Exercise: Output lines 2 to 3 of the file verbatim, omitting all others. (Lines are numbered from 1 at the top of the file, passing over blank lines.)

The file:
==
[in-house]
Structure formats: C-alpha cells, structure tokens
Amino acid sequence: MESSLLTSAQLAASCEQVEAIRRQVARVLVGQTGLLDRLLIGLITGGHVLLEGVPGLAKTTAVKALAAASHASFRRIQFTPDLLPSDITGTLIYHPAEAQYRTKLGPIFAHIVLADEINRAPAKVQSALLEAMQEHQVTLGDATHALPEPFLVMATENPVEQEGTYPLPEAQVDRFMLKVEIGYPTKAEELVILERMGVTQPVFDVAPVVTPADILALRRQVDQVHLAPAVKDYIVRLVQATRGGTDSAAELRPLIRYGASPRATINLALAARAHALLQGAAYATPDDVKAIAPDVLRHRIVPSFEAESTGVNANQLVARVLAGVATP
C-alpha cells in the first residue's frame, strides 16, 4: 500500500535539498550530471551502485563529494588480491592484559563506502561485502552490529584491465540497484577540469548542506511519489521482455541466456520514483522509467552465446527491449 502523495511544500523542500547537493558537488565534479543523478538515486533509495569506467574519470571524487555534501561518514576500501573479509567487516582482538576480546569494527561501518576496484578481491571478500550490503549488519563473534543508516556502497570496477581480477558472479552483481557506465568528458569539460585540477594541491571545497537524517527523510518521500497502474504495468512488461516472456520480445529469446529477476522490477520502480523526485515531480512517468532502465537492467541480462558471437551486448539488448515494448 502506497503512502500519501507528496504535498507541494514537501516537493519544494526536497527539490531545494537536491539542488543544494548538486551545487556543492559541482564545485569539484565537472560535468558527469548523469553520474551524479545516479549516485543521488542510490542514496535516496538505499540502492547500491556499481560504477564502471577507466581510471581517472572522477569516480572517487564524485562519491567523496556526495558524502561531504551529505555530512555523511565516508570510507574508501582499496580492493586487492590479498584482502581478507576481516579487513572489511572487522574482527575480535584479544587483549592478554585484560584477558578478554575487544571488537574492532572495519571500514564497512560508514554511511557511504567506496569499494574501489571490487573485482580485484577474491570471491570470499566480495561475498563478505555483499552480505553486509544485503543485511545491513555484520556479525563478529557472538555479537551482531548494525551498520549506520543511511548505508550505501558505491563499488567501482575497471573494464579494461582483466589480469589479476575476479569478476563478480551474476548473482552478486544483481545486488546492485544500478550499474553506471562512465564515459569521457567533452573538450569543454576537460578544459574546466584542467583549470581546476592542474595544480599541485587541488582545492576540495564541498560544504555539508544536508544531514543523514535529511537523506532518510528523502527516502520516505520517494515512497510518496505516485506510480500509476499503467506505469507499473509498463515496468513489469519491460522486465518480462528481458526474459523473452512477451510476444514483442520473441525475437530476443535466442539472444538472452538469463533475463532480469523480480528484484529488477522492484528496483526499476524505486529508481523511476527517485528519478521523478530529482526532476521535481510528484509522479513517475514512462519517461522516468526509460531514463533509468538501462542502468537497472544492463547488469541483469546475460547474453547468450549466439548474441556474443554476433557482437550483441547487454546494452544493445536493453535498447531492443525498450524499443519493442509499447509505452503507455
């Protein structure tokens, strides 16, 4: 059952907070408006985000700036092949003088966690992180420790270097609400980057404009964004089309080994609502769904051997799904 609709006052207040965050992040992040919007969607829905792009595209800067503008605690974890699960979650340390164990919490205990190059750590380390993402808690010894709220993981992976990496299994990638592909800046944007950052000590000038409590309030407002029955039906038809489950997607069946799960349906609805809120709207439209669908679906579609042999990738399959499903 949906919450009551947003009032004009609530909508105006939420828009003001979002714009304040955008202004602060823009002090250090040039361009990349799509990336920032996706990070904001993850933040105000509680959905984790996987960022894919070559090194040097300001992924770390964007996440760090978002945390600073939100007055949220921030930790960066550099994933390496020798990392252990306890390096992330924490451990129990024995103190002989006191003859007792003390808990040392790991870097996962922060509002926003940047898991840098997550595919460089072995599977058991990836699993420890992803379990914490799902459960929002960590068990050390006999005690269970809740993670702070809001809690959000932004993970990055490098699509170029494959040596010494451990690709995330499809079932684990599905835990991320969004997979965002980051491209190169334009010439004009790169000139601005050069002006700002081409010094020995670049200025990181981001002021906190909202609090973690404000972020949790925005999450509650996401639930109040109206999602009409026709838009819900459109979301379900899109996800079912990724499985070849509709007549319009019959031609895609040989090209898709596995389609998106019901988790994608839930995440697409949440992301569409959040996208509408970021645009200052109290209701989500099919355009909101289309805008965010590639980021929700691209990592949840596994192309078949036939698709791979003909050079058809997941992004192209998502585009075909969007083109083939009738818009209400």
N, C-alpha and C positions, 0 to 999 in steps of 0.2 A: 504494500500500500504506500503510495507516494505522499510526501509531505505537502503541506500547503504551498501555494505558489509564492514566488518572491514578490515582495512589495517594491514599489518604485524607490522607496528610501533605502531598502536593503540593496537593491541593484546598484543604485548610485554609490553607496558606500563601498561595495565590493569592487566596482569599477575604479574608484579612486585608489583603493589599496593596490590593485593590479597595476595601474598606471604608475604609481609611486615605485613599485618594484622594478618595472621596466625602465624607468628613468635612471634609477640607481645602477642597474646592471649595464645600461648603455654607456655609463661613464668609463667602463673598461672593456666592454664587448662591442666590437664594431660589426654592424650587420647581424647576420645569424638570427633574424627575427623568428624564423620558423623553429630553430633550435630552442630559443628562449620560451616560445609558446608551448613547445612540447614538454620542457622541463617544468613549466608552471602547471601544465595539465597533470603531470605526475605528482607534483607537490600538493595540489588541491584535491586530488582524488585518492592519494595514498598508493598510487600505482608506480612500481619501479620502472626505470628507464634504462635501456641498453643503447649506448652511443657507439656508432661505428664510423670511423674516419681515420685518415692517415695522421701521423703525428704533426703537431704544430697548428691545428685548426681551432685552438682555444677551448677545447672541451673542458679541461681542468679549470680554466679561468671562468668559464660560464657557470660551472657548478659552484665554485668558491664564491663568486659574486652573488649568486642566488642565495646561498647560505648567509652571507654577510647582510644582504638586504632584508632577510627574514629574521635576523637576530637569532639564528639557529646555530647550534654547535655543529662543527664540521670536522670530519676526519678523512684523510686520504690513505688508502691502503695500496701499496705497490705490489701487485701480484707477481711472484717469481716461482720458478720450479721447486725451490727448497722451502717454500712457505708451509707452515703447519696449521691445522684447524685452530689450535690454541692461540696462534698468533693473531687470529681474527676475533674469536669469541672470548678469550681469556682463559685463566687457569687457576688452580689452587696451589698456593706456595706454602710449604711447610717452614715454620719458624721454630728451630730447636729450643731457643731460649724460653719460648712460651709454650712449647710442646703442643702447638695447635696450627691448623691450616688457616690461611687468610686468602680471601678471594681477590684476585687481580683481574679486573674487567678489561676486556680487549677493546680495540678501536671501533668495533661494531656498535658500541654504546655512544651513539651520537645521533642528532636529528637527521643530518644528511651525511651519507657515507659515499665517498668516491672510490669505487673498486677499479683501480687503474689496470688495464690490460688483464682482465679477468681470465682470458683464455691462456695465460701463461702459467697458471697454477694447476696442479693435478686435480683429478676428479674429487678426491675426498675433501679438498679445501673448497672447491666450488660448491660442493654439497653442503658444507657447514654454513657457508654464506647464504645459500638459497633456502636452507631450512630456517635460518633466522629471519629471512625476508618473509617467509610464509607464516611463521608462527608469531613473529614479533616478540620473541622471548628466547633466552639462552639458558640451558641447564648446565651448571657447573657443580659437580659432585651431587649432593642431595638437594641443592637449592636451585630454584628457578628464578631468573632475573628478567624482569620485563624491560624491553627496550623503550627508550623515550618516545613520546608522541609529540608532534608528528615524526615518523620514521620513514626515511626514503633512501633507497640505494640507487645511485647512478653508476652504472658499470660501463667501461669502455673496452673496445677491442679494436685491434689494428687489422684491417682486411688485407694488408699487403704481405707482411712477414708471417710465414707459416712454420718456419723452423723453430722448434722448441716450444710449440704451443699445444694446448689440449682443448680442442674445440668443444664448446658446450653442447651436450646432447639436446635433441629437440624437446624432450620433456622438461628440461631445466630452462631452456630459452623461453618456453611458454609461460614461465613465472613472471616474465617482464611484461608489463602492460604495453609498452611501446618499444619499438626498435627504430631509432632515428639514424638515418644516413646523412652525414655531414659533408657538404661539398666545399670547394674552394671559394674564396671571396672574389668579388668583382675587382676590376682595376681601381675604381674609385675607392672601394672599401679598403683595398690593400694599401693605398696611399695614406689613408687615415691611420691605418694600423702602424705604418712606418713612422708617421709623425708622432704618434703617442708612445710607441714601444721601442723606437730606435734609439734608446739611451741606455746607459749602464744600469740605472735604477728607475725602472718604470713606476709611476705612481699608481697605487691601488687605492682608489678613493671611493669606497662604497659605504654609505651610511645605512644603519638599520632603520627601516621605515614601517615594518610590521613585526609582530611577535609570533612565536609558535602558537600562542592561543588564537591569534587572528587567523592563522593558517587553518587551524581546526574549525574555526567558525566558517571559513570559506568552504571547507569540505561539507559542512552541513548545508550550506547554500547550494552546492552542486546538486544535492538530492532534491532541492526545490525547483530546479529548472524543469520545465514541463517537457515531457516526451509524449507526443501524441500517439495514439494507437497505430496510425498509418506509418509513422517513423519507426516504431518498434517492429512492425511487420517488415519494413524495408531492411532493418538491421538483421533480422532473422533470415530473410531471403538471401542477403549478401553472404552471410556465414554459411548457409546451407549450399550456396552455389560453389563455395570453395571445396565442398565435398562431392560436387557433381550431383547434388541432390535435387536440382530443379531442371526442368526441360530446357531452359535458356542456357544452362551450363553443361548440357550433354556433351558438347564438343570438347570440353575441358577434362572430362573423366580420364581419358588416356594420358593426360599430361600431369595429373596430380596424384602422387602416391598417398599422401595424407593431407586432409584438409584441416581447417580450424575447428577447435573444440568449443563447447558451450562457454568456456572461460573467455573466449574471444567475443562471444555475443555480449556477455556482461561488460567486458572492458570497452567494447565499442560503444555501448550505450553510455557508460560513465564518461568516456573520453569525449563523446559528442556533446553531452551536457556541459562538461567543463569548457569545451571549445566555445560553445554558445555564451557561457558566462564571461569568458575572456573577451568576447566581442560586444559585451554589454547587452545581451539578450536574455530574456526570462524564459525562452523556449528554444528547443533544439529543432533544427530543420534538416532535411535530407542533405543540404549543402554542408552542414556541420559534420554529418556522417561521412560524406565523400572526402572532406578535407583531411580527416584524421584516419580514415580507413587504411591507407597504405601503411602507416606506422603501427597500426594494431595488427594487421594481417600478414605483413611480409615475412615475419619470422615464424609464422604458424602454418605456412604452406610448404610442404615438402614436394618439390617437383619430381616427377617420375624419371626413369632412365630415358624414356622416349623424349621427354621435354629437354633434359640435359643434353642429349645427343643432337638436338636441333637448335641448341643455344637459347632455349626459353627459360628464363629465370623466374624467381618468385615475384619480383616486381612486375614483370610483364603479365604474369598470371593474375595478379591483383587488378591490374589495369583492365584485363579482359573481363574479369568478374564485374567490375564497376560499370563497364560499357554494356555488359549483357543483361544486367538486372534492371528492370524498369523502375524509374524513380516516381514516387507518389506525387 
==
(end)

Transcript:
Structure formats: C-alpha cells, structure tokens
Amino acid sequence: MESSLLTSAQLAASCEQVEAIRRQVARVLVGQTGLLDRLLIGLITGGHVLLEGVPGLAKTTAVKALAAASHASFRRIQFTPDLLPSDITGTLIYHPAEAQYRTKLGPIFAHIVLADEINRAPAKVQSALLEAMQEHQVTLGDATHALPEPFLVMATENPVEQEGTYPLPEAQVDRFMLKVEIGYPTKAEELVILERMGVTQPVFDVAPVVTPADILALRRQVDQVHLAPAVKDYIVRLVQATRGGTDSAAELRPLIRYGASPRATINLALAARAHALLQGAAYATPDDVKAIAPDVLRHRIVPSFEAESTGVNANQLVARVLAGVATP